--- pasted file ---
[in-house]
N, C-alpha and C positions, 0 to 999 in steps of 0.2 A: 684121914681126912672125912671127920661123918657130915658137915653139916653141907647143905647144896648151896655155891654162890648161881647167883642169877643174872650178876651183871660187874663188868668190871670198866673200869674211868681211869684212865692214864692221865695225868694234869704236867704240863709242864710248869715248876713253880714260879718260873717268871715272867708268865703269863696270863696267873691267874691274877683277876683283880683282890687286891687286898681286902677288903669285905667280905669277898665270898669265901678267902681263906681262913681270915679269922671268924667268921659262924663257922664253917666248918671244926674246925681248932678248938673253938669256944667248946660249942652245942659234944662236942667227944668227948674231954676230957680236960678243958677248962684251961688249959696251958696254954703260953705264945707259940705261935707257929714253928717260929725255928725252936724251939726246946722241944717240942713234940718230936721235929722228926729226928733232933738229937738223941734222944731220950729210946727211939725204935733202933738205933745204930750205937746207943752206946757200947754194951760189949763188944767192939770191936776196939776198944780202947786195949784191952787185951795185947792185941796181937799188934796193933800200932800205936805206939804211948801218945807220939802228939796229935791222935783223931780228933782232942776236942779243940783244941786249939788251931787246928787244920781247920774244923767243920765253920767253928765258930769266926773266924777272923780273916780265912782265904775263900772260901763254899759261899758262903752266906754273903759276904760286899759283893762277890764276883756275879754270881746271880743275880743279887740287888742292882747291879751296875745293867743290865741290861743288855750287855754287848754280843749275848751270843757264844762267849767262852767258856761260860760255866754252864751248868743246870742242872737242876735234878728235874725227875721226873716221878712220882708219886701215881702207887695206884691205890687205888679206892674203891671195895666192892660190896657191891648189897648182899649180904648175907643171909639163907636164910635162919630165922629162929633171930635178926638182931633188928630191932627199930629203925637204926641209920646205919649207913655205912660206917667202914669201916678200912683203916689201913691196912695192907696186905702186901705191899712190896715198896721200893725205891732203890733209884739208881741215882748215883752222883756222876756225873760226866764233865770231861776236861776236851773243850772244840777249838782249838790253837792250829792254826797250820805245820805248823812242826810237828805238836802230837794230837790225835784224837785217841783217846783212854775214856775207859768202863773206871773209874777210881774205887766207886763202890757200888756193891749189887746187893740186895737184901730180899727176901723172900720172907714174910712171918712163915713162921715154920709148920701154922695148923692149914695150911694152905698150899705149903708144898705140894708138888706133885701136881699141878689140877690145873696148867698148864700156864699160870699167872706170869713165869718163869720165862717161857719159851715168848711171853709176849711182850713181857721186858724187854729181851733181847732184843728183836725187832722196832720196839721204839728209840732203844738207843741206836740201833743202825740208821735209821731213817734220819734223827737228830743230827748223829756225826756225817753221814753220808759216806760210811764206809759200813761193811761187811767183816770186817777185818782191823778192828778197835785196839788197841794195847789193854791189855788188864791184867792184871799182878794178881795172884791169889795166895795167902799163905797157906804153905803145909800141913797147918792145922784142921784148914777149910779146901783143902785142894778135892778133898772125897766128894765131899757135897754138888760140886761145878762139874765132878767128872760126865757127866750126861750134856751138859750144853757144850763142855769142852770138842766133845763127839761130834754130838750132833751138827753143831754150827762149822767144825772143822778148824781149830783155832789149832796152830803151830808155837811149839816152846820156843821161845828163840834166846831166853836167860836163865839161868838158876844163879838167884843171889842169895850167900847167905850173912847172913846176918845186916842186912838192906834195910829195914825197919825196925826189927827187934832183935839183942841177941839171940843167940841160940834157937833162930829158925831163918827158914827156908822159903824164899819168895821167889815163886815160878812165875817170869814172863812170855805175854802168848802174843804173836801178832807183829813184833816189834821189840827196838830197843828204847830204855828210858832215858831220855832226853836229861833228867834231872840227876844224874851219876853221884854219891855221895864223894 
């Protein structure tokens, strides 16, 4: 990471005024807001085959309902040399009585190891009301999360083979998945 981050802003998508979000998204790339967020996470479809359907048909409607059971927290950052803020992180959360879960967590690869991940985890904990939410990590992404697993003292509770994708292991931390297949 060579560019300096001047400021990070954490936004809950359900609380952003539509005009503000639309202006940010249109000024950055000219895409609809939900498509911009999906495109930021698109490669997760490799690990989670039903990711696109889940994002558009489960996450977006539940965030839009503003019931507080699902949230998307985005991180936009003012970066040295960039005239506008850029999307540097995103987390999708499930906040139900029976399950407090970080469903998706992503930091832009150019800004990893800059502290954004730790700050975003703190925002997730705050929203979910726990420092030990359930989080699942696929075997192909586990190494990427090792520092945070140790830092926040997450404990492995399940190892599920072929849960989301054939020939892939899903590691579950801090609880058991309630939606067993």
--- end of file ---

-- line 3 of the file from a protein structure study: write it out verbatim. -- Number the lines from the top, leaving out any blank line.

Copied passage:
């Protein structure tokens, strides 16, 4: 990471005024807001085959309902040399009585190891009301999360083979998945 981050802003998508979000998204790339967020996470479809359907048909409607059971927290950052803020992180959360879960967590690869991940985890904990939410990590992404697993003292509770994708292991931390297949 060579560019300096001047400021990070954490936004809950359900609380952003539509005009503000639309202006940010249109000024950055000219895409609809939900498509911009999906495109930021698109490669997760490799690990989670039903990711696109889940994002558009489960996450977006539940965030839009503003019931507080699902949230998307985005991180936009003012970066040295960039005239506008850029999307540097995103987390999708499930906040139900029976399950407090970080469903998706992503930091832009150019800004990893800059502290954004730790700050975003703190925002997730705050929203979910726990420092030990359930989080699942696929075997192909586990190494990427090792520092945070140790830092926040997450404990492995399940190892599920072929849960989301054939020939892939899903590691579950801090609880058991309630939606067993």